Cryonics, the low-temperature preservation of tissues and organs, offers the possibility of ‘suspended animation’ and long term storage for future use. Although the idea seems promising, there are several challenges to achieving successful cryopreservation, especially for large volumes. A key issue is recrystallization - the growth of ice crystals upon rewarming that can damage cells and tissues. Controlled rewarming at high rates is critical to overcoming this problem, but difficult to achieve uniformly in large samples.
A new proof-of-concept study has demonstrated the use of high intensity focused ultrasound (HIFU) waves to achieve the rapid rewarming needed to avoid recrystallization during cryopreservation. HIFU uses acoustic waves to generate targeted heat at a focus point. The study, published in Scientific Reports, used HIFU to successfully cryopreserve and rewarm the nematode worm Caenorhabditis elegans.
HIFU has several advantages for cryopreservation. It does not create stationary heating patterns and avoids thermal runaway, allowing precise control of rewarming rates. It can also be used with conventional cryoprotectants and monitored in real-time using magnetic resonance imaging (MRI). Importantly, HIFU is scalable to larger sample volumes using transducer arrays. These properties make HIFU a promising tool for achieving the rapid and uniform rewarming needed for successful cryopreservation of tissues and organs.
To demonstrate the feasibility of HIFU for cryopreservation, the researchers used C. elegans as an animal model system. C. elegans is a well-studied model organism used in many laboratories, with a complete set of organs. Populations of about 200 worms at all life stages were cryopreserved using a standard slow freezing method in 15% glycerol and cooled to -80°C for storage.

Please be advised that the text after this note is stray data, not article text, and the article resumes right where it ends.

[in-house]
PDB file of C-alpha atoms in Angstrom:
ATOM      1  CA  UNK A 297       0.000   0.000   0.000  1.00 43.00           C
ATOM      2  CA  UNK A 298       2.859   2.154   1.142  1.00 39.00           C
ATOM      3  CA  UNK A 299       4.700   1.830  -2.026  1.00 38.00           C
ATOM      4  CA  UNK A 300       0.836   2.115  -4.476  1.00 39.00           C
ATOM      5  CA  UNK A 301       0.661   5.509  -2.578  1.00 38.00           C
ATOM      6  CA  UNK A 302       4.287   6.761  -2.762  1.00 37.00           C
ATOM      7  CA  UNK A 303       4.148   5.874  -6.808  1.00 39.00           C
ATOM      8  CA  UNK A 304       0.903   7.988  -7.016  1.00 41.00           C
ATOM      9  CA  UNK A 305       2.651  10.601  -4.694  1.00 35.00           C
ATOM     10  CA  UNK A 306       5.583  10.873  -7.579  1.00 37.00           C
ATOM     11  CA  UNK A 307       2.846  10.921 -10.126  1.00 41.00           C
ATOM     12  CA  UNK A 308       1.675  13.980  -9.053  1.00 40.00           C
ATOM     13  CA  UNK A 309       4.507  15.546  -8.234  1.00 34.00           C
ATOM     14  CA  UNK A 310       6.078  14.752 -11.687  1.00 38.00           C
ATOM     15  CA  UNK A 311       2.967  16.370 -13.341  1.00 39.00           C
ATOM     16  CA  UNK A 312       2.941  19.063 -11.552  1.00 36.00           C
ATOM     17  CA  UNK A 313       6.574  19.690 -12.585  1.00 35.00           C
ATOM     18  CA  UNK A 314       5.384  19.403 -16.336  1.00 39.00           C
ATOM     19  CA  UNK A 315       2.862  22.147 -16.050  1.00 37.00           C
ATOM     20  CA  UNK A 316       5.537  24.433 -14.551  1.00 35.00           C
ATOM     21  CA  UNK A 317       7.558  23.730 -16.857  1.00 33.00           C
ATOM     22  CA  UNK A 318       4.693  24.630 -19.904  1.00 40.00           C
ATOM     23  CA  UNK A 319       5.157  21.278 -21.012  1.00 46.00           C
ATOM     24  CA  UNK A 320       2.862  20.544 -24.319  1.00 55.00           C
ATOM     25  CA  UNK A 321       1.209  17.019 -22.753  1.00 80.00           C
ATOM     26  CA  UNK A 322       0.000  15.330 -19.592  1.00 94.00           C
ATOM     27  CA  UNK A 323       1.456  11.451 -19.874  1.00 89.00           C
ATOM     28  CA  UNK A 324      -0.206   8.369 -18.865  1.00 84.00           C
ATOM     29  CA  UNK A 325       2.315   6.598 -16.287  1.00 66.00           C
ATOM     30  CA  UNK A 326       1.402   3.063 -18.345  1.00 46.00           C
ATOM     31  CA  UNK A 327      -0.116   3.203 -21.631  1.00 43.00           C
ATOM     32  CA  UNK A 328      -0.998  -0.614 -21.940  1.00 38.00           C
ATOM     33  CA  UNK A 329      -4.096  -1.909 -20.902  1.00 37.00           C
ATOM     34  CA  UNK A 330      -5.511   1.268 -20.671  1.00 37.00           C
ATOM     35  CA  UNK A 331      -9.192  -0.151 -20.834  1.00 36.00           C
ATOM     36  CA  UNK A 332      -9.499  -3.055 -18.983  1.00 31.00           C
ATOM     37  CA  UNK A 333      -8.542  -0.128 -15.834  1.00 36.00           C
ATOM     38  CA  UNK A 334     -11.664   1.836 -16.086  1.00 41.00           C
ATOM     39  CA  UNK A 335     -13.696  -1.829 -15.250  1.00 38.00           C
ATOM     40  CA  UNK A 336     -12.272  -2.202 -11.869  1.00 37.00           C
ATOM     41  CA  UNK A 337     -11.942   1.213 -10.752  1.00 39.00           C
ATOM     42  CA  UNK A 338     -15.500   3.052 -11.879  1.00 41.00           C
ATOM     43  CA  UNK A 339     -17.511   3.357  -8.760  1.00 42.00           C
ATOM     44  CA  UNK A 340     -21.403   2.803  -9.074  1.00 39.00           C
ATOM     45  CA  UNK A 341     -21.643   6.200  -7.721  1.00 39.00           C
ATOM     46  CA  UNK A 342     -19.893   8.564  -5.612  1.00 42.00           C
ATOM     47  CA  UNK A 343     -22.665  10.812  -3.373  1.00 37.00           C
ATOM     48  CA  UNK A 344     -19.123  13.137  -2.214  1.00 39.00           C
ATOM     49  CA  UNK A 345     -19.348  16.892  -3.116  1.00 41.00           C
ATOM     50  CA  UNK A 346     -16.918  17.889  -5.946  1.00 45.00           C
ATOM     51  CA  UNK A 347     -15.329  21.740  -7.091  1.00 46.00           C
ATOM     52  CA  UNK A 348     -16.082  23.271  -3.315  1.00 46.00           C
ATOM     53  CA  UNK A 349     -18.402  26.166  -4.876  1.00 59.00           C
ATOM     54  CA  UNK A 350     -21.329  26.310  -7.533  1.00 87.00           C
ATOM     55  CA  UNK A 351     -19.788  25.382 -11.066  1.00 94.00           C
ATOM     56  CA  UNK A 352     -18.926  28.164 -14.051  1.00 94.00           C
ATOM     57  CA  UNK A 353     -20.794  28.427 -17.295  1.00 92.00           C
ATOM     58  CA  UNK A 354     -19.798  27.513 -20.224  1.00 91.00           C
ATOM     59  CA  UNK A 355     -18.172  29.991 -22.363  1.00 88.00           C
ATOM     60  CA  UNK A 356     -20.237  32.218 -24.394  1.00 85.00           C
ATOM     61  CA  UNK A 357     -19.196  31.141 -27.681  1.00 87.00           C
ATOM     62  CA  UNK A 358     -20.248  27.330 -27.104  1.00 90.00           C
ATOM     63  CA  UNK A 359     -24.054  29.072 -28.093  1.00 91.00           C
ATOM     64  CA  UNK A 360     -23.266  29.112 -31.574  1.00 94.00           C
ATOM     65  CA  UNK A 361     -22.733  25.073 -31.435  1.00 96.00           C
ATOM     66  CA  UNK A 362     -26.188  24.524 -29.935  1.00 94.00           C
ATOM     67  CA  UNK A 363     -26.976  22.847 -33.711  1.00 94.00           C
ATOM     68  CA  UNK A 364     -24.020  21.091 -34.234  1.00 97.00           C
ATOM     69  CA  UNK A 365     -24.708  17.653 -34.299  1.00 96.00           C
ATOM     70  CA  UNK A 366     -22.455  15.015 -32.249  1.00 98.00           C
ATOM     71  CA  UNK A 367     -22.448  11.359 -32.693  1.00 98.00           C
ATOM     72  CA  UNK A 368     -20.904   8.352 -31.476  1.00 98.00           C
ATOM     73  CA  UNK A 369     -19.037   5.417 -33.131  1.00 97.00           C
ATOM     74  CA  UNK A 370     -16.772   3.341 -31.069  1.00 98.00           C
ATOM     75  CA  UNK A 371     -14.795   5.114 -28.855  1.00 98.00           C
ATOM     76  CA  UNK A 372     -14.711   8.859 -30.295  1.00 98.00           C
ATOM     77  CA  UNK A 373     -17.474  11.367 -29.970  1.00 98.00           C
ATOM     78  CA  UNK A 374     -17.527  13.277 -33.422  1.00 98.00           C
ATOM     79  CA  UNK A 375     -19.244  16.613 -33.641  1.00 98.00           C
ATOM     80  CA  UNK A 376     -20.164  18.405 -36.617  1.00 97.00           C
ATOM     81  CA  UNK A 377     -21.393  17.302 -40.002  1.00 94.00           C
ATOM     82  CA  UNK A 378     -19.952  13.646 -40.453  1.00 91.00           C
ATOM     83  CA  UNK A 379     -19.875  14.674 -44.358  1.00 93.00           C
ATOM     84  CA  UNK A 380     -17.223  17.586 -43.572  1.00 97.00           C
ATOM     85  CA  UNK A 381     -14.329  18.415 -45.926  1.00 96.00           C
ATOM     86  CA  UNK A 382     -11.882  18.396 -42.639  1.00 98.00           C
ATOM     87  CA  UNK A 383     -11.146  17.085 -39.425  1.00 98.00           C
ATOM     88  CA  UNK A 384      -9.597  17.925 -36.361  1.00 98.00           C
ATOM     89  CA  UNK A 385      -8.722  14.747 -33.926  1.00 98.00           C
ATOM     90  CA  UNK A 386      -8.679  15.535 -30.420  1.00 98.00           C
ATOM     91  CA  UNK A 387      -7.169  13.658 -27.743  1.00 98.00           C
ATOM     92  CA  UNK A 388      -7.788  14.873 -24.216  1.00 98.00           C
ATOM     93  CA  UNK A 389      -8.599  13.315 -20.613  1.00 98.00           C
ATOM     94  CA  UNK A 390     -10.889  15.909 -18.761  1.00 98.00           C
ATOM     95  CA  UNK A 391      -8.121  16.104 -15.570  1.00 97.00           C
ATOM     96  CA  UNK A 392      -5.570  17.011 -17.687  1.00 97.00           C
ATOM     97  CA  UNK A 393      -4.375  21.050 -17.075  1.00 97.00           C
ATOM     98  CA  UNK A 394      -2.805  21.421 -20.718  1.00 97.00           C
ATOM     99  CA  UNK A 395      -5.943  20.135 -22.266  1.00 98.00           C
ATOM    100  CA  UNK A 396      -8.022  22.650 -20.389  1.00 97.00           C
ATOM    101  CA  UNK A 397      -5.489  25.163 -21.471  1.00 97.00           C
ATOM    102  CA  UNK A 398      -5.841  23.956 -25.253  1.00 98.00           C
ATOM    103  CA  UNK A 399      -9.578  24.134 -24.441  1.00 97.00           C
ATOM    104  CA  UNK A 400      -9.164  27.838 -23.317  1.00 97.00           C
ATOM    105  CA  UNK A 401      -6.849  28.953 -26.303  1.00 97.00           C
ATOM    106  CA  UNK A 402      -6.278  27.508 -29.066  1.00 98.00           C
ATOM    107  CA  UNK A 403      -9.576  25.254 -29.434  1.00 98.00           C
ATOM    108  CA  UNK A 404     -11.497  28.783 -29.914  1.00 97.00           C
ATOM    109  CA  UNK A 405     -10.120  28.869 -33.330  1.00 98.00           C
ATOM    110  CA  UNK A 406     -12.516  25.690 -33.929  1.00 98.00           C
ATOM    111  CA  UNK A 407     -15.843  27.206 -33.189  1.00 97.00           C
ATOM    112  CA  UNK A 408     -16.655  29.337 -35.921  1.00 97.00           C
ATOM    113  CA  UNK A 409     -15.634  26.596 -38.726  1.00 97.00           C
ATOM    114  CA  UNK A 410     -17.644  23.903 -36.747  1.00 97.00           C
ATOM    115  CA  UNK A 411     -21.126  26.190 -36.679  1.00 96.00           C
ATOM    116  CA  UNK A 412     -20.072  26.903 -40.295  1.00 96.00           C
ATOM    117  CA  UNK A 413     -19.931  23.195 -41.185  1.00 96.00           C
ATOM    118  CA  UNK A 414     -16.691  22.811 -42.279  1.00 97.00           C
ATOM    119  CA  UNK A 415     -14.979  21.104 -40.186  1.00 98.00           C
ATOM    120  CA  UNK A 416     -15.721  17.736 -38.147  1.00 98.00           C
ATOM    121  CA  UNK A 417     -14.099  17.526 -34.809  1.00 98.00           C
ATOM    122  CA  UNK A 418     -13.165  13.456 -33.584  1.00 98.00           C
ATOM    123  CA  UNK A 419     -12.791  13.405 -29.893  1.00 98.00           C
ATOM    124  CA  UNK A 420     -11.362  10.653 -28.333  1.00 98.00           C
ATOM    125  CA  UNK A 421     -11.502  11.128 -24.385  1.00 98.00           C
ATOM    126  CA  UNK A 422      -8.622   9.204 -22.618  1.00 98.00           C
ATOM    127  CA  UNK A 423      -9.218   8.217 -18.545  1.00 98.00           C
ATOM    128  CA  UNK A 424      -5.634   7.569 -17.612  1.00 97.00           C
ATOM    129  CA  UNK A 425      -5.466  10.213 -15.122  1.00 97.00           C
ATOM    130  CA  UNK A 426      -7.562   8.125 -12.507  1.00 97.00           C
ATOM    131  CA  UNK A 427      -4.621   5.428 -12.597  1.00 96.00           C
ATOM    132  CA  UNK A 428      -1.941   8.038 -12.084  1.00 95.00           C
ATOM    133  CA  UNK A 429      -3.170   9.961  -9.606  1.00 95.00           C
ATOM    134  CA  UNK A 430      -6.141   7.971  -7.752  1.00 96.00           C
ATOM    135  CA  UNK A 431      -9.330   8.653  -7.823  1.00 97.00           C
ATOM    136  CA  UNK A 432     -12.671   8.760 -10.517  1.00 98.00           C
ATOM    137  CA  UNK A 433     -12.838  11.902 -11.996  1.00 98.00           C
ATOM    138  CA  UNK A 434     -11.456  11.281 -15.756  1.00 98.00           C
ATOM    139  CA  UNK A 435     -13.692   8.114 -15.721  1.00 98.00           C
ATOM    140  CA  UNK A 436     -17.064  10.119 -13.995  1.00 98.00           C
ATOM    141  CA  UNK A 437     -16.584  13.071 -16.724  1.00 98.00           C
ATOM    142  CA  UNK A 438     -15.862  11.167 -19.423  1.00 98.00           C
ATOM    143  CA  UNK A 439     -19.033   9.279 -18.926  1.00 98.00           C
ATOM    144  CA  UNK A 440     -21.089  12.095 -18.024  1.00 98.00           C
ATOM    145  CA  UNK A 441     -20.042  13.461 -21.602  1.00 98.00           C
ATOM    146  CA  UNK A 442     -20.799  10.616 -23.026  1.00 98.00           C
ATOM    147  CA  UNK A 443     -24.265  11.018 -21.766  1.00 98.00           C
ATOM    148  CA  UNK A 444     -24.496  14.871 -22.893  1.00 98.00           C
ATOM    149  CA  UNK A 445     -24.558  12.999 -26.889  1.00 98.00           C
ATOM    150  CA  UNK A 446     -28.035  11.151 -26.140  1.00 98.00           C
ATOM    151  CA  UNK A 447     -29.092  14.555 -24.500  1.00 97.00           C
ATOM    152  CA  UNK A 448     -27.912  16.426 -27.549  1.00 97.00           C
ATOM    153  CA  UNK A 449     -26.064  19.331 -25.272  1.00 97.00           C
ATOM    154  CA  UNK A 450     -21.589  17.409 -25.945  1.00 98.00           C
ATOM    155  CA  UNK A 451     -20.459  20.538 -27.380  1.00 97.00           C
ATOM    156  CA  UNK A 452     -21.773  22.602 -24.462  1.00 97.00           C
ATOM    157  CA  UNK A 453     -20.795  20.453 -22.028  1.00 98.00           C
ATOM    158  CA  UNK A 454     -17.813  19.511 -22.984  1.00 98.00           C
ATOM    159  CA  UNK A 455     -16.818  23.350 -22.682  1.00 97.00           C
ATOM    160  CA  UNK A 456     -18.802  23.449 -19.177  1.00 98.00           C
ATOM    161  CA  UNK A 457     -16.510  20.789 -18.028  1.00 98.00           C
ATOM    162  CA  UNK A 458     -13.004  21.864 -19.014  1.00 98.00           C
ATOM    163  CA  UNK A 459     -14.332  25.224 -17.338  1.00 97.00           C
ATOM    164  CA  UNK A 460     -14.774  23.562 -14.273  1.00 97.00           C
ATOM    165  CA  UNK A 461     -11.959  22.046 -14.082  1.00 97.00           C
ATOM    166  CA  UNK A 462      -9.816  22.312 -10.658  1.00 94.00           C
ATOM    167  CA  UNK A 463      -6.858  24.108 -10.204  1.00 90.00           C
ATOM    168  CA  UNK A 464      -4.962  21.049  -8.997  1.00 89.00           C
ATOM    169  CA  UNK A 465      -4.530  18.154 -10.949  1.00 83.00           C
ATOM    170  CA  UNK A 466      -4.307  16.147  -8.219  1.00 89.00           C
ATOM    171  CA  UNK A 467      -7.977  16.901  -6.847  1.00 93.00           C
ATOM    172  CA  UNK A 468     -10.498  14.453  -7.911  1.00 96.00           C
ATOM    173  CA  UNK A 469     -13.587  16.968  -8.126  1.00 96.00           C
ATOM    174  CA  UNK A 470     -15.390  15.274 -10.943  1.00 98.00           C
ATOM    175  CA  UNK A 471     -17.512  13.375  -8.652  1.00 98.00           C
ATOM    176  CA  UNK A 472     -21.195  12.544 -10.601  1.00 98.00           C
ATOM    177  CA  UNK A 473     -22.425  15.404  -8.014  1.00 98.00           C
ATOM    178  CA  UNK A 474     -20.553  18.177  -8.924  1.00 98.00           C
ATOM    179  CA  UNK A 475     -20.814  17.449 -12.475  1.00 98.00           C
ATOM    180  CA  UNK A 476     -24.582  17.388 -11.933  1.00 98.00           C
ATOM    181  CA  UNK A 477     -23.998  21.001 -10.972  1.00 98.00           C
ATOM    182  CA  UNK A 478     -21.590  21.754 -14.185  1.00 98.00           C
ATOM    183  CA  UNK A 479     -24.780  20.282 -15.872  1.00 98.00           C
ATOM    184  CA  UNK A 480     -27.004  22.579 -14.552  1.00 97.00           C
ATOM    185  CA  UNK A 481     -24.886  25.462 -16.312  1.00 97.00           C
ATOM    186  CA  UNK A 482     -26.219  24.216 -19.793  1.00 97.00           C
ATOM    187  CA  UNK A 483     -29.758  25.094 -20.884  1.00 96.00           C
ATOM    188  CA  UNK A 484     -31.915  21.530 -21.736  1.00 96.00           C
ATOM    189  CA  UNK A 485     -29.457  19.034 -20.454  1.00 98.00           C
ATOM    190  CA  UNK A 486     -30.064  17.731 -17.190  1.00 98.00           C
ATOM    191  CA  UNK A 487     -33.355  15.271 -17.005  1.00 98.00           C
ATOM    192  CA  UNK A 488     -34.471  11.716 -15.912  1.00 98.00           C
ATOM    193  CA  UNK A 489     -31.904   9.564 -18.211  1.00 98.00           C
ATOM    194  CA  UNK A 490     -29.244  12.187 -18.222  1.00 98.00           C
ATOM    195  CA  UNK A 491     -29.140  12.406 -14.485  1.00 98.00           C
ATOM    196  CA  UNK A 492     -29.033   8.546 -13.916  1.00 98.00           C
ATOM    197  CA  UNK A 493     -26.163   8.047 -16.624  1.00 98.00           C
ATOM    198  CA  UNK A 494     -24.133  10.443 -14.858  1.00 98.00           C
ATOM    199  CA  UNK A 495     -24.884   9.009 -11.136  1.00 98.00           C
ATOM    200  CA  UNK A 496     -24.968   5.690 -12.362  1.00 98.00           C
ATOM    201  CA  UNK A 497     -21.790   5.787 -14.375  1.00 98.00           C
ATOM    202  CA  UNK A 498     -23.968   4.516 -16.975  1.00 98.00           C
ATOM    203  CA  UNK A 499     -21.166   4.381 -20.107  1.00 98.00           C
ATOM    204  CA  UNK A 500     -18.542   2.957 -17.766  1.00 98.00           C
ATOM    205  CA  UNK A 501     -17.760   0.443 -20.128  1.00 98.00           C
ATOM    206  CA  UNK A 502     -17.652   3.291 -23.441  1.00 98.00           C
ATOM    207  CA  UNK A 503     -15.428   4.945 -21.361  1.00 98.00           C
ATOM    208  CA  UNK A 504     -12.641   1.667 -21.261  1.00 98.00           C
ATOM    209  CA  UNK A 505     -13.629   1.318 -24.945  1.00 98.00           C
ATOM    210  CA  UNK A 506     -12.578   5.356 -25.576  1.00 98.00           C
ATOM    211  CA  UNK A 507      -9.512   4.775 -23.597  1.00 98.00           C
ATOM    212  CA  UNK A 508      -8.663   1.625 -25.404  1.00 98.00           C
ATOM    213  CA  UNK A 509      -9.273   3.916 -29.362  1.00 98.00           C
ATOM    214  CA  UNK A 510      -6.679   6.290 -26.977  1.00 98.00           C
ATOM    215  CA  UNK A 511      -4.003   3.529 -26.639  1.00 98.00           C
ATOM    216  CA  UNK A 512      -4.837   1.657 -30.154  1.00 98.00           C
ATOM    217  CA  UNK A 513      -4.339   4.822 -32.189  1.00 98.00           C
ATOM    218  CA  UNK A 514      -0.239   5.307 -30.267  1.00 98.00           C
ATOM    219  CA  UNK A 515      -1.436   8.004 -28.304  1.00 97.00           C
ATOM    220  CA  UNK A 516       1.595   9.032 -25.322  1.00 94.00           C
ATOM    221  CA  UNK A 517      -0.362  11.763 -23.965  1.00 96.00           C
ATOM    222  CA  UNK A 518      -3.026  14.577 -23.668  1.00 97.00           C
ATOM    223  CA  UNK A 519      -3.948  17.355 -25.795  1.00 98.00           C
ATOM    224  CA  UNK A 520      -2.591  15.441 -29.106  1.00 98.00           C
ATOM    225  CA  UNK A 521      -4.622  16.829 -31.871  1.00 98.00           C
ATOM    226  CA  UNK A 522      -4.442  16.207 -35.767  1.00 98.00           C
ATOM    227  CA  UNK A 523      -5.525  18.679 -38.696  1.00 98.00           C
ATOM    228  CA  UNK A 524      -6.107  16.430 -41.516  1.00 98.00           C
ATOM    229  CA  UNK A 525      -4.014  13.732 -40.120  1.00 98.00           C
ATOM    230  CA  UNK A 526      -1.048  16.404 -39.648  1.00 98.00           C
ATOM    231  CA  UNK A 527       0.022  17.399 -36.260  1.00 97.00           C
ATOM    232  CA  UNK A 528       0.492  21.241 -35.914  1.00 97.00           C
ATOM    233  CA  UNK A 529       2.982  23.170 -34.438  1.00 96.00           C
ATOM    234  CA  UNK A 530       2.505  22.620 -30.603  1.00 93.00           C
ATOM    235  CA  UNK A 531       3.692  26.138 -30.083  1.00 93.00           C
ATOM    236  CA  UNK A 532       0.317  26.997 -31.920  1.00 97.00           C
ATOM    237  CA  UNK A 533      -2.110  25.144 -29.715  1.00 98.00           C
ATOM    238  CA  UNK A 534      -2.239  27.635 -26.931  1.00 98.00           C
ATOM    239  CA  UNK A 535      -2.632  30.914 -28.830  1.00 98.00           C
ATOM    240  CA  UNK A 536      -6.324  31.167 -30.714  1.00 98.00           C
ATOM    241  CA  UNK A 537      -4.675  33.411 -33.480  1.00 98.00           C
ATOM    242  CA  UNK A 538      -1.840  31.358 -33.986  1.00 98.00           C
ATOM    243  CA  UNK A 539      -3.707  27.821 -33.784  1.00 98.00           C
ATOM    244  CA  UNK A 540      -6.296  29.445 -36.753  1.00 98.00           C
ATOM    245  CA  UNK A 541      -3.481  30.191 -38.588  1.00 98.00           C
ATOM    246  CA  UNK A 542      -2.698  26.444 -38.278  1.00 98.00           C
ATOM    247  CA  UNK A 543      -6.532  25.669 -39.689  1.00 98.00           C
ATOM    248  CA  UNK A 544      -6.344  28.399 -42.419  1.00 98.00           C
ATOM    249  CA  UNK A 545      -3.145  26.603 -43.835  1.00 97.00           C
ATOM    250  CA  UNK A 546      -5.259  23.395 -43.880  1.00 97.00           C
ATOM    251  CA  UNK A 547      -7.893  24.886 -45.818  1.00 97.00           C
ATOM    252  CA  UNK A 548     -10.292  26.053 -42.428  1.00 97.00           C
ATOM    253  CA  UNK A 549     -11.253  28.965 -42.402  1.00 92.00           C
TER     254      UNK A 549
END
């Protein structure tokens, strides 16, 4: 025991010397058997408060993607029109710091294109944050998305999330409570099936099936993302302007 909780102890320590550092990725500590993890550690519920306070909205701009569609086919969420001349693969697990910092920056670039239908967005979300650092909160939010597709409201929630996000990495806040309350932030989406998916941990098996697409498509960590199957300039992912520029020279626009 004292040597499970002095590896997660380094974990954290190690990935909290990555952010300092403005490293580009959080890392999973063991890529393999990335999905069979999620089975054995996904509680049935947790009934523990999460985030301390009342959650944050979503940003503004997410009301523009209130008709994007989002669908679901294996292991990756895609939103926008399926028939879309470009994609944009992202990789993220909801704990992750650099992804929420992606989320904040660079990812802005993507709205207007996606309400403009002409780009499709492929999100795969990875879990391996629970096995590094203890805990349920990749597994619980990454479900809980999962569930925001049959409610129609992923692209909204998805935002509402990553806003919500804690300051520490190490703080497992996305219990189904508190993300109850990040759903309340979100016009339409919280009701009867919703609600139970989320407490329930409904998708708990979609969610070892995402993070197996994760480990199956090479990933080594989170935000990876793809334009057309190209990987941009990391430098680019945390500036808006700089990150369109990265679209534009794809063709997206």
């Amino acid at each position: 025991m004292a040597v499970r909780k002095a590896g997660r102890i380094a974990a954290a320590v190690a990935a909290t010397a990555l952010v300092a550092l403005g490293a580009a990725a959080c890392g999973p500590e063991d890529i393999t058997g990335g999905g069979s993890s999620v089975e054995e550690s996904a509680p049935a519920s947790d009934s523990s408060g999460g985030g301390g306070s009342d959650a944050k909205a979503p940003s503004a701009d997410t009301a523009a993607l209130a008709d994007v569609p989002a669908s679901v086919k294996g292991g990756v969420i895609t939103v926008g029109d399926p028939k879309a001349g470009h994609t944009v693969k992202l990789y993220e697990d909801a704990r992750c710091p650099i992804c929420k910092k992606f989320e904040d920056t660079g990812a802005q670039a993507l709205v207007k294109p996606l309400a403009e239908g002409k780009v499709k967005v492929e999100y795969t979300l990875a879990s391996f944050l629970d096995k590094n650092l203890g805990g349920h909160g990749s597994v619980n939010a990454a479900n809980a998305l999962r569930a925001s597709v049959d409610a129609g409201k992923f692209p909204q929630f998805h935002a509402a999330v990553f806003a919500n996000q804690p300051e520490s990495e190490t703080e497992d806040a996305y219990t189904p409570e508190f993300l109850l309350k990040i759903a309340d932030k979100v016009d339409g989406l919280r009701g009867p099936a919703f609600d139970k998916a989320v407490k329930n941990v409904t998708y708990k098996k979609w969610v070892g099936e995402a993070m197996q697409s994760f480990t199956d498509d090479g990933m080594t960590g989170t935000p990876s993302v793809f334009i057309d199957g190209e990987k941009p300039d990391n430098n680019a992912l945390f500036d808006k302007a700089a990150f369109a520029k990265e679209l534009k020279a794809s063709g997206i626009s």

After 48 hours, the worms were rewarmed either using HIFU or conventional methods (air or water bath). Conventional rewarming led to only 35% survival for early larval stages and 0% for adults, showing the need for more rapid rewarming.
A series of 53 experiments were performed to optimize the HIFU parameters, varying the rewarming rate and exposure time. The rewarming rate was measured from -60 to -40°C, where recrystallization is most likely to occur. They found that higher rewarming rates of 157.8°C/min and 217.8°C/min led to the highest survival rates when applied for 60-70 seconds.
Insufficient exposure to HIFU (less than 50 seconds) did not achieve rapid enough rewarming and resulted in no survival. Excessively long exposure (over 70 seconds) also reduced survival, likely due to overheating. At the optimal parameters of 217.8°C/min for 70 seconds, survival rates reached 90% across all life stages, compared to only 35% for early larval stages and 0% for adults with conventional rewarming.
The researchers also simulated the experimental setup using finite element modeling to help determine the focal region dimensions and verify the rewarming rates. The highest temperature achieved was within 10°C between points in the samples, demonstrating the precision achievable with HIFU.
A key advantage of HIFU is that it is scalable to larger sample volumes. The researchers used a single transducer in this study, but scaling up the number of transducers in an array could allow targeted rewarming of tissues and whole organs. HIFU rewarming could also be monitored in real-time using magnetic resonance imaging (MRI), allowing precise control of heating.
The successful cryopreservation and recovery of C. elegans at all life stages demonstrates the potential of HIFU rewarming to enable long-term biobanking of many sample types. While further research is needed, HIFU may help solve the longstanding challenge of recrystallization during rewarming and enable the cryopreservation of larger tissues and whole organs for regenerative medicine. With its scalability, controllability, and routine use in other applications, HIFU is a promising new tool for advancing the field of cryonics.